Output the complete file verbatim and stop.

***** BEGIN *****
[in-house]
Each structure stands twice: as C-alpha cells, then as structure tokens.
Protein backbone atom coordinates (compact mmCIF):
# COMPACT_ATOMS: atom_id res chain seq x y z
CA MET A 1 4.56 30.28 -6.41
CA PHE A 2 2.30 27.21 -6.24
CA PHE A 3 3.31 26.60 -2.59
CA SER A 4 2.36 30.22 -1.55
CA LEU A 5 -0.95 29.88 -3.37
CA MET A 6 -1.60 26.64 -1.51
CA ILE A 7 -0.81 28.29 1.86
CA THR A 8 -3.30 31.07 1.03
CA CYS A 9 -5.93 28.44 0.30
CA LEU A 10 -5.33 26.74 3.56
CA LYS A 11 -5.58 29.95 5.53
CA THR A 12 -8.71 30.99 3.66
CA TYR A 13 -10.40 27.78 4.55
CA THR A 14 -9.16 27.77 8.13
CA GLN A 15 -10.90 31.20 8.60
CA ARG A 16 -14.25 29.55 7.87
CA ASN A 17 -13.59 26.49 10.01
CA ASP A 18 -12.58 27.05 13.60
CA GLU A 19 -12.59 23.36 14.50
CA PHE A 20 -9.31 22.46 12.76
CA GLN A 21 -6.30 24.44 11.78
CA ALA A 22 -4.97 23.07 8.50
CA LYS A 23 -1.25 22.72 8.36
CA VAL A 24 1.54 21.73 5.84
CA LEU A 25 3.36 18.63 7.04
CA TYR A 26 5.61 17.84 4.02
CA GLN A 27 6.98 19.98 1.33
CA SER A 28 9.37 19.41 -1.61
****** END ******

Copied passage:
[in-house]
Each structure stands twice: as C-alpha cells, then as structure tokens.
Protein backbone atom coordinates (compact mmCIF):
# COMPACT_ATOMS: atom_id res chain seq x y z
CA MET A 1 4.56 30.28 -6.41
CA PHE A 2 2.30 27.21 -6.24
CA PHE A 3 3.31 26.60 -2.59
CA SER A 4 2.36 30.22 -1.55
CA LEU A 5 -0.95 29.88 -3.37
CA MET A 6 -1.60 26.64 -1.51
CA ILE A 7 -0.81 28.29 1.86
CA THR A 8 -3.30 31.07 1.03
CA CYS A 9 -5.93 28.44 0.30
CA LEU A 10 -5.33 26.74 3.56
CA LYS A 11 -5.58 29.95 5.53
CA THR A 12 -8.71 30.99 3.66
CA TYR A 13 -10.40 27.78 4.55
CA THR A 14 -9.16 27.77 8.13
CA GLN A 15 -10.90 31.20 8.60
CA ARG A 16 -14.25 29.55 7.87
CA ASN A 17 -13.59 26.49 10.01
CA ASP A 18 -12.58 27.05 13.60
CA GLU A 19 -12.59 23.36 14.50
CA PHE A 20 -9.31 22.46 12.76
CA GLN A 21 -6.30 24.44 11.78
CA ALA A 22 -4.97 23.07 8.50
CA LYS A 23 -1.25 22.72 8.36
CA VAL A 24 1.54 21.73 5.84
CA LEU A 25 3.36 18.63 7.04
CA TYR A 26 5.61 17.84 4.02
CA GLN A 27 6.98 19.98 1.33
CA SER A 28 9.37 19.41 -1.61